Thursday, June 11, 2009

And now for something a bit different...

Sorry, but I'll have to interrupt the flow of my posts. Something has come up...
Earlier this week I attended the high-octane "Launch Silicon Valley" event. The keynote speaker was Dan Roam, the author of "The Back of the Napkin" (recommended reading!). Dan recommends to try and describe our apparently most-complex problems as simple drawings. To make his point, he challenged the audience to develop a simple picture to describe the Administration's Stimulus Plan--the $787-billion (see also here) American Recovery and Reinvestment Act of 2009 (or ARRA).
Well, I promised Dan that I would take on this challenge; and, of course, I'd like to deliver on it as soon as possible. So today I'd like to share with you my first pass.

In political economics, there have to be multiple representations for the same idea; ARRA is no exception. So let's provide two perspectives--let's just pick some random names, and call them the RED view and the BLUE view.

In this view, the essence of of the plan is the creation of unprecedented budget deficits, which we will finance through huge borrowing--from China and ultimately from the next generations of Americans.

With lots of $$$ in the hands of politicians, the stimulus plan becomes a magnet for lobbying and special-interest groups, which drive the stimulus plan to spend the money on pet projects with little economic rationale; that is, except for the rationale of benefiting the special interest groups and generally advancing the re-election potential of the various politicians.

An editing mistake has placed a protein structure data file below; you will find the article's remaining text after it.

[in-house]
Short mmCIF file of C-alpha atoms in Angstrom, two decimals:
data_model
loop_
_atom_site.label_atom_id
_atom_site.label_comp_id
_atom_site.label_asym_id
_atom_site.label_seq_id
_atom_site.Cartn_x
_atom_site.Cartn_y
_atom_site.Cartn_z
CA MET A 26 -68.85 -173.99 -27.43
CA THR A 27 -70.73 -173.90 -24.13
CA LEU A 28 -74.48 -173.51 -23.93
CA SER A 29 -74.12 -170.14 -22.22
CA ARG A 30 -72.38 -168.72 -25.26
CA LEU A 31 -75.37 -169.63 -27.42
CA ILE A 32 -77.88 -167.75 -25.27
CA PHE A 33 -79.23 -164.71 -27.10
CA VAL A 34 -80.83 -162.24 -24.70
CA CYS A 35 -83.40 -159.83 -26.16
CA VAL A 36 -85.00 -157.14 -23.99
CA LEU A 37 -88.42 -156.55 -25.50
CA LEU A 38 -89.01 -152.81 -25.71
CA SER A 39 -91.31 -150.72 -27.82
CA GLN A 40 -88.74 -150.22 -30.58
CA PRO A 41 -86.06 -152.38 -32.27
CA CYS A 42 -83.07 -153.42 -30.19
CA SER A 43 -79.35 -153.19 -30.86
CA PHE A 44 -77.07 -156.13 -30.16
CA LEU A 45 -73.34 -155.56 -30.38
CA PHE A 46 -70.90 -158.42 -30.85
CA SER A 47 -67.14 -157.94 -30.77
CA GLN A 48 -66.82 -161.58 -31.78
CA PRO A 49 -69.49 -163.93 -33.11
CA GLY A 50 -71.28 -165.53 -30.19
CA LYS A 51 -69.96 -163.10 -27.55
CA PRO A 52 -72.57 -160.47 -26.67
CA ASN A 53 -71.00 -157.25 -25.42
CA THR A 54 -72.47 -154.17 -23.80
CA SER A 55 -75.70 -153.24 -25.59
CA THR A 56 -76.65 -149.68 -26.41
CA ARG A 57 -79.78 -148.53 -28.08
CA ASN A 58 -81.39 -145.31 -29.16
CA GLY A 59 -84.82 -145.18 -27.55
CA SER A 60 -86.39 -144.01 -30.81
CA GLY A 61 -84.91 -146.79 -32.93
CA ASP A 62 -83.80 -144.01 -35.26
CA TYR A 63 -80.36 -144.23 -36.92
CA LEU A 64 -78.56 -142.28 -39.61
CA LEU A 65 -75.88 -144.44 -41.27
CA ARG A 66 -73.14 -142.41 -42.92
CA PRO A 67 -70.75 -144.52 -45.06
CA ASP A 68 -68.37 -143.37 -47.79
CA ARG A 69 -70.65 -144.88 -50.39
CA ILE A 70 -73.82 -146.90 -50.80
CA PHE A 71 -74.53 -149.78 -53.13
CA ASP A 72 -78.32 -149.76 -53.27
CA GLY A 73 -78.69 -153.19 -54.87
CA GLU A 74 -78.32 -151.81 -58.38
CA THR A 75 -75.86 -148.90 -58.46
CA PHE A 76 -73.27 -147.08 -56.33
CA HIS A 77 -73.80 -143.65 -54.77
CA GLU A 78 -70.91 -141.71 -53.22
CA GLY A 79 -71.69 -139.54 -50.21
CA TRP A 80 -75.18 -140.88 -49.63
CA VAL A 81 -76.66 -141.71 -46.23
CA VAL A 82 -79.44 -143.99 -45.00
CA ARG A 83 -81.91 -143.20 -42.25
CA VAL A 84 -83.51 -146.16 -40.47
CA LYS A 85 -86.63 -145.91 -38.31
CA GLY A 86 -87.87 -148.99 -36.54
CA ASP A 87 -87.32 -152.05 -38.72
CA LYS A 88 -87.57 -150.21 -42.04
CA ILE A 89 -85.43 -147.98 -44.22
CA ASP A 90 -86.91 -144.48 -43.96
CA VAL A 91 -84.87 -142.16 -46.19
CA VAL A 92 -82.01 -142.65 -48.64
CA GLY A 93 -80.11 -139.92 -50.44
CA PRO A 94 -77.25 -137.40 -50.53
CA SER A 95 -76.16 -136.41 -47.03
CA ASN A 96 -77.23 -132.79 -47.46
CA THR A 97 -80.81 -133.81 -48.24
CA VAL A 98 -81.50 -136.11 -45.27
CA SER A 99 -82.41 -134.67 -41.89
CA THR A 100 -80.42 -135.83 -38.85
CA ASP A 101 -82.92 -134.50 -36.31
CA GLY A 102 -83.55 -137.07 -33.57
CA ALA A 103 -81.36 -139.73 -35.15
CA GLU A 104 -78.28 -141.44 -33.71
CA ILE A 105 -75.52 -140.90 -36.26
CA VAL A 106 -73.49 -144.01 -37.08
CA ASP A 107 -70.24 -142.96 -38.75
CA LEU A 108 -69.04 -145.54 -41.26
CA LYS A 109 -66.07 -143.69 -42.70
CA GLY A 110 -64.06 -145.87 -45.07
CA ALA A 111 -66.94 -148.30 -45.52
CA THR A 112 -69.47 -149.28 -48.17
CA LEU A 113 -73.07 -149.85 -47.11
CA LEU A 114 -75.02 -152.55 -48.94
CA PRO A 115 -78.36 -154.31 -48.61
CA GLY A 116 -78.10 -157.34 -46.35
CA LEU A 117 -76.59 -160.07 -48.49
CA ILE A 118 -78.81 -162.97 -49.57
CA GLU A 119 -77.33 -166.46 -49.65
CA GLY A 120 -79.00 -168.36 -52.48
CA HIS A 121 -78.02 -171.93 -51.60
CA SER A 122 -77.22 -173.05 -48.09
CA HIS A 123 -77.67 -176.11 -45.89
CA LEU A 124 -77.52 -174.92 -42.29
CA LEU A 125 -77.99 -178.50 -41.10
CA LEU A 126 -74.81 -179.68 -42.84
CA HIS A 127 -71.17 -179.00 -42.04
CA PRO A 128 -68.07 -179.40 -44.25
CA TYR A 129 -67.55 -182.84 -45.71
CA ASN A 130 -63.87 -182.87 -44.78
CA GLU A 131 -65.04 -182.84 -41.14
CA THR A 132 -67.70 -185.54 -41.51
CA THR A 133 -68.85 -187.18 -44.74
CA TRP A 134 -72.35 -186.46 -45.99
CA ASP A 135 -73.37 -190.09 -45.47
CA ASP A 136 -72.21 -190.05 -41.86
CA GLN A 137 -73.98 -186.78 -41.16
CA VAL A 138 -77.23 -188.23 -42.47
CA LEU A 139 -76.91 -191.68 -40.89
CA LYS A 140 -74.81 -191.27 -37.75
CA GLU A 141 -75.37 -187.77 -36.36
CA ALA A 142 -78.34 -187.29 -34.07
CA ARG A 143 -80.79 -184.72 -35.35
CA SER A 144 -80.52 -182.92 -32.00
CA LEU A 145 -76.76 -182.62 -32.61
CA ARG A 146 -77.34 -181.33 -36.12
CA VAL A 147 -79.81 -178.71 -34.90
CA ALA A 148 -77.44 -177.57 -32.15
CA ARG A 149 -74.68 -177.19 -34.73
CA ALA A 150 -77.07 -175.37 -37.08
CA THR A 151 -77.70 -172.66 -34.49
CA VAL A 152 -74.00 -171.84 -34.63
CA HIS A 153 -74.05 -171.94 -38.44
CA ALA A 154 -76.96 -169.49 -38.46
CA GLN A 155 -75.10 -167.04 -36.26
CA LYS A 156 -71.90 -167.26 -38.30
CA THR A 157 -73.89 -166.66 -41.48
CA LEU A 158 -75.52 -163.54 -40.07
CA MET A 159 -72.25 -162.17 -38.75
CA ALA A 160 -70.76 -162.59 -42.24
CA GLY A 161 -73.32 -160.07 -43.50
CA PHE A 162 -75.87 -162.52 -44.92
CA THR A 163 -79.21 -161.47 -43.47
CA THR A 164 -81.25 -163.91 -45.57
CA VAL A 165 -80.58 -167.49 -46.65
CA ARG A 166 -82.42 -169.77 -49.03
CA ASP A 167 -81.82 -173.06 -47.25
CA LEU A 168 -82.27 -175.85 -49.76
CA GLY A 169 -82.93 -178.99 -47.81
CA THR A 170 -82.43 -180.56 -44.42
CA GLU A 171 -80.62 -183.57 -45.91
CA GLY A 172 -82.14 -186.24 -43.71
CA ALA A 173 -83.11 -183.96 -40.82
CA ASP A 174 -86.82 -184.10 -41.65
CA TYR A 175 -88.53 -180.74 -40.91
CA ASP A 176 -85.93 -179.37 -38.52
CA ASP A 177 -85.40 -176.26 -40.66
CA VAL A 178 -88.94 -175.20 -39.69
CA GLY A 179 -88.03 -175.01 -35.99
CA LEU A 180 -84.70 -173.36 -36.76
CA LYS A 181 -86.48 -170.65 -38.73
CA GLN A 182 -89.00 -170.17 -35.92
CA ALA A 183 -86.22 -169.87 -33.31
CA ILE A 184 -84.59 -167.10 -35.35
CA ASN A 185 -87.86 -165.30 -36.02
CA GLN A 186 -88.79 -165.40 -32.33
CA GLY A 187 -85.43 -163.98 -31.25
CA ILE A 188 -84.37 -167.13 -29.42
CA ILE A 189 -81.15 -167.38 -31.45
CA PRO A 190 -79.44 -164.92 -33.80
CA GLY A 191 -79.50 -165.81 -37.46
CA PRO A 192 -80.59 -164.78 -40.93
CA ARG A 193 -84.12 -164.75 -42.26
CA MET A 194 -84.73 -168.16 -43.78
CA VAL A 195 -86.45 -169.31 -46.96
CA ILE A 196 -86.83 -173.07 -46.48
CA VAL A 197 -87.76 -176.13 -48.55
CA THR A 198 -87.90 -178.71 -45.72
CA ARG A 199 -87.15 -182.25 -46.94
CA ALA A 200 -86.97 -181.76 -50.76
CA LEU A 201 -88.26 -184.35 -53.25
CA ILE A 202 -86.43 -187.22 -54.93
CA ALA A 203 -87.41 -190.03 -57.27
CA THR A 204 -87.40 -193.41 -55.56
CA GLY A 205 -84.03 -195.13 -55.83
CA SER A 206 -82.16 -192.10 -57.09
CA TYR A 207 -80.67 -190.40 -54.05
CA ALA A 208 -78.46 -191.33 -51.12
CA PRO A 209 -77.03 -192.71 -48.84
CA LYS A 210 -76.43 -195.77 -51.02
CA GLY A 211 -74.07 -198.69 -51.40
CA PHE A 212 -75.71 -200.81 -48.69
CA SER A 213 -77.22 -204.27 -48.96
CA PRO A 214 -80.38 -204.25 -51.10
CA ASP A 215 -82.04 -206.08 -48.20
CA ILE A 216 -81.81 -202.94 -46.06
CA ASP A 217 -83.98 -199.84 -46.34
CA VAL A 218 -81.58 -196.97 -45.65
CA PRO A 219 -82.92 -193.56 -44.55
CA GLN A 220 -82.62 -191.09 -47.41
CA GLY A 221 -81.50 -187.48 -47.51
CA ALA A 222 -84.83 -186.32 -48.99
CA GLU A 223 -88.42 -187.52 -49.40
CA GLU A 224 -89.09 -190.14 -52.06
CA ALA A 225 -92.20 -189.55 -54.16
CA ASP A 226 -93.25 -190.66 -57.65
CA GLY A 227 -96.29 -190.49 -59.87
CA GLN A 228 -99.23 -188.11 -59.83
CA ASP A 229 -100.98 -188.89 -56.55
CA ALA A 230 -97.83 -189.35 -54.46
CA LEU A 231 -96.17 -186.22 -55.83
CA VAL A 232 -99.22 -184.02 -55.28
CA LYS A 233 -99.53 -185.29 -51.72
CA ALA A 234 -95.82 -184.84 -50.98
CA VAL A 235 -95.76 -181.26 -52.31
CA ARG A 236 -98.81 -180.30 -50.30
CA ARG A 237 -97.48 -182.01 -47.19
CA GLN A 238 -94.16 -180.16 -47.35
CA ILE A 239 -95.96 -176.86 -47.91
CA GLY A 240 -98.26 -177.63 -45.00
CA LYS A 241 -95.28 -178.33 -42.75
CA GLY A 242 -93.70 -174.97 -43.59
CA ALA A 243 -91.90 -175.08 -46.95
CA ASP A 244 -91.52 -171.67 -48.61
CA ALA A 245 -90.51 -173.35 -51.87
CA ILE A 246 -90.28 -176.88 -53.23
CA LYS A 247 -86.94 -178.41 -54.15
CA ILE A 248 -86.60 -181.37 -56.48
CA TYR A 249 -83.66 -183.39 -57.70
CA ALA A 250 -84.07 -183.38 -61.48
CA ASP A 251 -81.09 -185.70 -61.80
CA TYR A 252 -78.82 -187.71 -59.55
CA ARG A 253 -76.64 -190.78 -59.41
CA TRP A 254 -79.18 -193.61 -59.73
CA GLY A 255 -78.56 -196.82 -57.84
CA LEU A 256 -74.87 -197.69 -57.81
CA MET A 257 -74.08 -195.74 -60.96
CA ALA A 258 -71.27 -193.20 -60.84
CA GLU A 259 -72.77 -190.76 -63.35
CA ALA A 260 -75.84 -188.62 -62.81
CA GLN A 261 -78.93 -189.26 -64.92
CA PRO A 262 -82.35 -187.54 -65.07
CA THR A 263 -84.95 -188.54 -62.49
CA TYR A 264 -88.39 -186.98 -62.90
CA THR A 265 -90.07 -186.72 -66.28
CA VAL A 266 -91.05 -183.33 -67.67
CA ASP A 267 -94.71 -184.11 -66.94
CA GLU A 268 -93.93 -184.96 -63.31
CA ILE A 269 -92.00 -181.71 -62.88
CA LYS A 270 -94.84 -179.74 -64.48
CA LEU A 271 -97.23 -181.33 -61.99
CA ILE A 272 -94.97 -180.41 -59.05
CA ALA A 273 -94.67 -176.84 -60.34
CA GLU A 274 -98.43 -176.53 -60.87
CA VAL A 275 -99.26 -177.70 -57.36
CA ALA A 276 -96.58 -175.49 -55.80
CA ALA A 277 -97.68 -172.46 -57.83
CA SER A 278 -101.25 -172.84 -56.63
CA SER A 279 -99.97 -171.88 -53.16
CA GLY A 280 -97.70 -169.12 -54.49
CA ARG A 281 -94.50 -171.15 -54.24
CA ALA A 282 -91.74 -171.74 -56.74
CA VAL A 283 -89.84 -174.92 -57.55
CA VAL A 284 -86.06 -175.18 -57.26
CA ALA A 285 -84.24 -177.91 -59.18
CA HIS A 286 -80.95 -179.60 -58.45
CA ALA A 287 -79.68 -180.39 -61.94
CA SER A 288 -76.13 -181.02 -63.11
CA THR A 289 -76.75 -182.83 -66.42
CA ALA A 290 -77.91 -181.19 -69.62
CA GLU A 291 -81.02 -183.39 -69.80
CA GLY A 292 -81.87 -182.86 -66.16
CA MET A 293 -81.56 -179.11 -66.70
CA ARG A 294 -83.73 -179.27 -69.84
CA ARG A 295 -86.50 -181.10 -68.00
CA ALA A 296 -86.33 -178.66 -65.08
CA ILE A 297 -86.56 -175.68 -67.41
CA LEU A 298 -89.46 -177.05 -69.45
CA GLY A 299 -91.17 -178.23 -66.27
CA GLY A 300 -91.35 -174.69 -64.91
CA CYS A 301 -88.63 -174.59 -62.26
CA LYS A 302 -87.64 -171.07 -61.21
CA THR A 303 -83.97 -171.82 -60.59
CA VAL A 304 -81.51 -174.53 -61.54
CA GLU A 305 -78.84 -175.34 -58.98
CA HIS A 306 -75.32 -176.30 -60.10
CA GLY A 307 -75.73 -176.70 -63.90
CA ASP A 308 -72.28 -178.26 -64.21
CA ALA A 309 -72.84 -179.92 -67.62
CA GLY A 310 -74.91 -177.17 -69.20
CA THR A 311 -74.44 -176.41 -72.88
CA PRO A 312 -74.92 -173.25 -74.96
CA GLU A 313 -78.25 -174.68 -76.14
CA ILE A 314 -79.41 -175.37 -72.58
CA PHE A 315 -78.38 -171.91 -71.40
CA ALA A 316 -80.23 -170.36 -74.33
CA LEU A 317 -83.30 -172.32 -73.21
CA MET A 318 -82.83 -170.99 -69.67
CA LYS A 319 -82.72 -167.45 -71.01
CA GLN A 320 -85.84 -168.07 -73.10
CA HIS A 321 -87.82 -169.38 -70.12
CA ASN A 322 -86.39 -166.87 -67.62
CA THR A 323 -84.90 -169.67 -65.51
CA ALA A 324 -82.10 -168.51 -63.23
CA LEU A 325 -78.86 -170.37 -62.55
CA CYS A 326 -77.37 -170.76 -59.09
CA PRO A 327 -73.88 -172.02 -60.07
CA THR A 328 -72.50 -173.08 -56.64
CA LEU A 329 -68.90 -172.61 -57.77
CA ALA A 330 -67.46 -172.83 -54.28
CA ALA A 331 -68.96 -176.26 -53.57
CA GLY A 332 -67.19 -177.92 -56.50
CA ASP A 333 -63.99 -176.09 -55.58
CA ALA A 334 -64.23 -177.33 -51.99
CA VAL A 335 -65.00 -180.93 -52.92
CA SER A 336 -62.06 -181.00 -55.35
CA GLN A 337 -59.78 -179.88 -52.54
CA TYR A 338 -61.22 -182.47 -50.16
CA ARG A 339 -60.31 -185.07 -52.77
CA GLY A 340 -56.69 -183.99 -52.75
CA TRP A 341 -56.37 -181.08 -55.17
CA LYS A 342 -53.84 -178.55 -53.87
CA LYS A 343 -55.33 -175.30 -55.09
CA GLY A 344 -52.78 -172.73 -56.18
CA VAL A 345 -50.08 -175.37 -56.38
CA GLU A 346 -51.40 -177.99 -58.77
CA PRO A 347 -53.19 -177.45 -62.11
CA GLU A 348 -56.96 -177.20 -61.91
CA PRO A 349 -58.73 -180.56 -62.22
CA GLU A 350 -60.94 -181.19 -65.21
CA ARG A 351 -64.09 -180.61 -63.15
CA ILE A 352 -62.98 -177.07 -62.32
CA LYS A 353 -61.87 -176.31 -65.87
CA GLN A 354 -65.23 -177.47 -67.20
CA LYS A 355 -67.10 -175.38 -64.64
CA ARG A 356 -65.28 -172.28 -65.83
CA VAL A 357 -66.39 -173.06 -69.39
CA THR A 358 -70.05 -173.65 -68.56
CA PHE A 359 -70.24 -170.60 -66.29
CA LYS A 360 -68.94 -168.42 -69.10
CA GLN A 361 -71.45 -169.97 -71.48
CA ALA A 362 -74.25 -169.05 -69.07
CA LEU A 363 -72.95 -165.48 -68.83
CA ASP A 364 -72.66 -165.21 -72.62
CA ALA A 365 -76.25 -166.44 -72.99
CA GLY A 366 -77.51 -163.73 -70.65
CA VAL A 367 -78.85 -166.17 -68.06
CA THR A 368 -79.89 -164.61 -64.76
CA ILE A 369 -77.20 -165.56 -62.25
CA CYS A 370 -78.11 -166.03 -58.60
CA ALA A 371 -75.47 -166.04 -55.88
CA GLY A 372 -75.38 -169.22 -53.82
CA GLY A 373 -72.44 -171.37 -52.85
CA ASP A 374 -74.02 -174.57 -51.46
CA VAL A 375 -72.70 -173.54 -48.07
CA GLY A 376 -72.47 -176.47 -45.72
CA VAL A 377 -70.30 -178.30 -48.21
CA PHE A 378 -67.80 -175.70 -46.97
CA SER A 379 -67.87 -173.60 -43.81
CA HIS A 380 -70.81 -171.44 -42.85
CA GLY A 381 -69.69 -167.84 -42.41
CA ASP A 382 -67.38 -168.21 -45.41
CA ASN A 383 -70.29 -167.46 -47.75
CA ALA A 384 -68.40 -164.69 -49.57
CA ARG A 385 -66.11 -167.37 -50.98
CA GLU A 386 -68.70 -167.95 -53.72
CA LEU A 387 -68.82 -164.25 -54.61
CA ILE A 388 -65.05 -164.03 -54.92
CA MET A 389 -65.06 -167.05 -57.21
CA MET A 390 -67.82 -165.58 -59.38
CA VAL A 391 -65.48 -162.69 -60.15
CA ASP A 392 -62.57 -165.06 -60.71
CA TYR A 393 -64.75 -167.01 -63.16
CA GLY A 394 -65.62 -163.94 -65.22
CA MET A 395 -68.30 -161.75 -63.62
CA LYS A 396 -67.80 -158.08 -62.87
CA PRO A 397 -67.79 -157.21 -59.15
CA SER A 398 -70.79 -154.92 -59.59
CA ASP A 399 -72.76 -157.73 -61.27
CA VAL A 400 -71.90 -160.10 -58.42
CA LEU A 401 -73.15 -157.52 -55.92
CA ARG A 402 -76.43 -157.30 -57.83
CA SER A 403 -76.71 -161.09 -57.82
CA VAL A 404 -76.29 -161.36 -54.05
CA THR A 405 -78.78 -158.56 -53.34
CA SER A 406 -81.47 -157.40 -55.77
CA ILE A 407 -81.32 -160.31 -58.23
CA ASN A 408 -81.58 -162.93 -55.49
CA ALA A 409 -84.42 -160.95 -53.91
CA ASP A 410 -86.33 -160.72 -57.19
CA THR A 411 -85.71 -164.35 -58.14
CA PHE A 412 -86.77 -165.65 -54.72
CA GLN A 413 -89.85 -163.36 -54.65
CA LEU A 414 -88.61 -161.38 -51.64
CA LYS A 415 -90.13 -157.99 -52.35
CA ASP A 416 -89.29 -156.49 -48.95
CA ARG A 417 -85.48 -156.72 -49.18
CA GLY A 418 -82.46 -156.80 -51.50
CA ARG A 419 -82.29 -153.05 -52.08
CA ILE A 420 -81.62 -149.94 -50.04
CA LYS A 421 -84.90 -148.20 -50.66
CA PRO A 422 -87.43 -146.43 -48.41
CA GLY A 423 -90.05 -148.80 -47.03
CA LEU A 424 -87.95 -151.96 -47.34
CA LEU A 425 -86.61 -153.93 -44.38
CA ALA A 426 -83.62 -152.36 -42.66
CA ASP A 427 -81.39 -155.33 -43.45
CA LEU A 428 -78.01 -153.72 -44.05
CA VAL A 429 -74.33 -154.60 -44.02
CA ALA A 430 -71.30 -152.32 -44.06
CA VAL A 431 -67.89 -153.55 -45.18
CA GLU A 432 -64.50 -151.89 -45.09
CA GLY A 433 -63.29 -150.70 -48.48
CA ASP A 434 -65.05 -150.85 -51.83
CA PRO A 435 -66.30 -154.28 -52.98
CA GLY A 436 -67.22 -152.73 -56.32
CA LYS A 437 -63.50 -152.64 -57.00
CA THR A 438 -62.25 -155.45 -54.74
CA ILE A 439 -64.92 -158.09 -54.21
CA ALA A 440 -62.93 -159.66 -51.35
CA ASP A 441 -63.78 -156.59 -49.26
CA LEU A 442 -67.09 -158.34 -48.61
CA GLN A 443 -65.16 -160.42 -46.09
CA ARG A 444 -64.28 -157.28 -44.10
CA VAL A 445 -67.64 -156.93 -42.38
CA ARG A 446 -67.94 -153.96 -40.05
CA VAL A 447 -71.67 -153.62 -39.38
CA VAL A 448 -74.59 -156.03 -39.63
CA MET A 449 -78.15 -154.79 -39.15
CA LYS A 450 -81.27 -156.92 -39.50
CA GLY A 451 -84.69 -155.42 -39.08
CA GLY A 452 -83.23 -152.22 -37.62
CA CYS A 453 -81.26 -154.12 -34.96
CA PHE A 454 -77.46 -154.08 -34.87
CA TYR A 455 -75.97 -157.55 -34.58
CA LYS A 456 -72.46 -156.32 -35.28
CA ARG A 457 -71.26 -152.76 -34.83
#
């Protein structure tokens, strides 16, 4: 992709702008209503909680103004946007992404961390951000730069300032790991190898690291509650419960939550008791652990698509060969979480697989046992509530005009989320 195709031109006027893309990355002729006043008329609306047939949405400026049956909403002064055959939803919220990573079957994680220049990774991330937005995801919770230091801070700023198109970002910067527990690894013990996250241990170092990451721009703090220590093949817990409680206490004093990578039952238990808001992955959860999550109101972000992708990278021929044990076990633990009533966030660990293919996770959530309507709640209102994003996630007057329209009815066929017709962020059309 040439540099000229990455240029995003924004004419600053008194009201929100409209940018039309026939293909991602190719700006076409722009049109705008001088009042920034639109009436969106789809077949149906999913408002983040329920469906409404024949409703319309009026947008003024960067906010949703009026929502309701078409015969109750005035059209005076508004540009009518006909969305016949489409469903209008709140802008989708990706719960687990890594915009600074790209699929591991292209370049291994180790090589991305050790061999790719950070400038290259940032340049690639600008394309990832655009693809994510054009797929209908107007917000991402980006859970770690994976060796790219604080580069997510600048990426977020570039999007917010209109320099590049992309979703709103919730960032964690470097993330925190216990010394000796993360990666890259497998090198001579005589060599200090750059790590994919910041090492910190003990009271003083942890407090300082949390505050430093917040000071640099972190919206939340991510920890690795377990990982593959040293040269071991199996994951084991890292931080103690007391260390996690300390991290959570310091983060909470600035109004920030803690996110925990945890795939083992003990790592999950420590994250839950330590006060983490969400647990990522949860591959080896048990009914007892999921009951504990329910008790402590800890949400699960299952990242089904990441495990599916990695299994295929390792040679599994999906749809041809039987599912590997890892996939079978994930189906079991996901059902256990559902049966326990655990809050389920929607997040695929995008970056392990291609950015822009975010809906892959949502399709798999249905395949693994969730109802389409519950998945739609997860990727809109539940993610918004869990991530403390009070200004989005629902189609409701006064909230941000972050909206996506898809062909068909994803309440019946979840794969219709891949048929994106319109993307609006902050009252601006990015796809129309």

In this view, the stimulus plan still calls for major public investment--but that investment serves as a magnet for creative project ideas and attracts otherwise-frozen private funds (required to match and benefit from stimulus funds).

The projects funded by ARRA aim to meet the economy's near-term needs (creating jobs through "shovel-ready" projects); but they also are tailored to
meet our long-term needs, by advancing Clean Technology, Health Care, and Innovation. These initiatives ultimately result in

  • a more productive, faster-growing U.S. economy--which will be able to generate high tax revenues and pay down our National Debt, and
  • a healthier, more environmentally-sound world for the next generations

Which View Is Right?

Both have some merit.

As an economist, I would always be skeptical about approaches which place unprecedented levels of funding and decision-making power in the hands of politicians and government officials (as well-meaning as they may be). And the bond market is telling us that it's getting harder to finance our national debt.

But, as someone very close to a lot of cleantech innovation, I can clearly see that ARRA is doing a great job of attracting creativity and some private funding. Even if some of the resource-allocation decisions of the various government agencies may be off, there's great potential to jump-start excellent initiatives in the cleantech and health-case spaces. Those, in turn, would create terrific infrastructure for future productivity and growth.

So there you have it. There IS a way to depict the stimulus plan in simple pictures (not just in narrative and tables). And then there's another way... and another... and another...

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